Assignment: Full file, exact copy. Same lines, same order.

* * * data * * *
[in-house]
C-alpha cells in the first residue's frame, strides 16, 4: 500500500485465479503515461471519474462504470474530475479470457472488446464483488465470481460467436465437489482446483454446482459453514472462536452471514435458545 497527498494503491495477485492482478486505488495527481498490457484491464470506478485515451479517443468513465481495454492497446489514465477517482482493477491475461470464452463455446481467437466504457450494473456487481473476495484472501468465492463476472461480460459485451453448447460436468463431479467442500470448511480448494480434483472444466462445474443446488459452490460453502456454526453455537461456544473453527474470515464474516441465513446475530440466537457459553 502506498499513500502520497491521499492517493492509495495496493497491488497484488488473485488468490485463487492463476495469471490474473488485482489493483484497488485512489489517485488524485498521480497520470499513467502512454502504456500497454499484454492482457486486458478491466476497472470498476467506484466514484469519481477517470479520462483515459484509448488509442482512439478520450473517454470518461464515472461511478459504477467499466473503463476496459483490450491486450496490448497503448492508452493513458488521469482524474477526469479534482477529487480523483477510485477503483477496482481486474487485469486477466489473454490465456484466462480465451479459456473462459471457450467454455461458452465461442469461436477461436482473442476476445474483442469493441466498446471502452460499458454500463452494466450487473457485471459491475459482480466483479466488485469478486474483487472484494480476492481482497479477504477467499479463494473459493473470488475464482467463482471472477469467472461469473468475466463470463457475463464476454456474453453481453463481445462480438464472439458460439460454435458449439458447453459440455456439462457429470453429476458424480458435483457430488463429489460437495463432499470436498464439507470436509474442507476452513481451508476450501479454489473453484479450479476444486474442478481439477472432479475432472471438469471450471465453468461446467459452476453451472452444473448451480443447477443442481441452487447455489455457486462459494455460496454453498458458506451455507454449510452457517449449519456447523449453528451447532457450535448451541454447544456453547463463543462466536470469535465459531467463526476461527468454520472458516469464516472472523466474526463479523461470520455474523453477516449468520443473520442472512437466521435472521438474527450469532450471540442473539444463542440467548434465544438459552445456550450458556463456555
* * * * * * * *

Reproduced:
[in-house]
C-alpha cells in the first residue's frame, strides 16, 4: 500500500485465479503515461471519474462504470474530475479470457472488446464483488465470481460467436465437489482446483454446482459453514472462536452471514435458545 497527498494503491495477485492482478486505488495527481498490457484491464470506478485515451479517443468513465481495454492497446489514465477517482482493477491475461470464452463455446481467437466504457450494473456487481473476495484472501468465492463476472461480460459485451453448447460436468463431479467442500470448511480448494480434483472444466462445474443446488459452490460453502456454526453455537461456544473453527474470515464474516441465513446475530440466537457459553 502506498499513500502520497491521499492517493492509495495496493497491488497484488488473485488468490485463487492463476495469471490474473488485482489493483484497488485512489489517485488524485498521480497520470499513467502512454502504456500497454499484454492482457486486458478491466476497472470498476467506484466514484469519481477517470479520462483515459484509448488509442482512439478520450473517454470518461464515472461511478459504477467499466473503463476496459483490450491486450496490448497503448492508452493513458488521469482524474477526469479534482477529487480523483477510485477503483477496482481486474487485469486477466489473454490465456484466462480465451479459456473462459471457450467454455461458452465461442469461436477461436482473442476476445474483442469493441466498446471502452460499458454500463452494466450487473457485471459491475459482480466483479466488485469478486474483487472484494480476492481482497479477504477467499479463494473459493473470488475464482467463482471472477469467472461469473468475466463470463457475463464476454456474453453481453463481445462480438464472439458460439460454435458449439458447453459440455456439462457429470453429476458424480458435483457430488463429489460437495463432499470436498464439507470436509474442507476452513481451508476450501479454489473453484479450479476444486474442478481439477472432479475432472471438469471450471465453468461446467459452476453451472452444473448451480443447477443442481441452487447455489455457486462459494455460496454453498458458506451455507454449510452457517449449519456447523449453528451447532457450535448451541454447544456453547463463543462466536470469535465459531467463526476461527468454520472458516469464516472472523466474526463479523461470520455474523453477516449468520443473520442472512437466521435472521438474527450469532450471540442473539444463542440467548434465544438459552445456550450458556463456555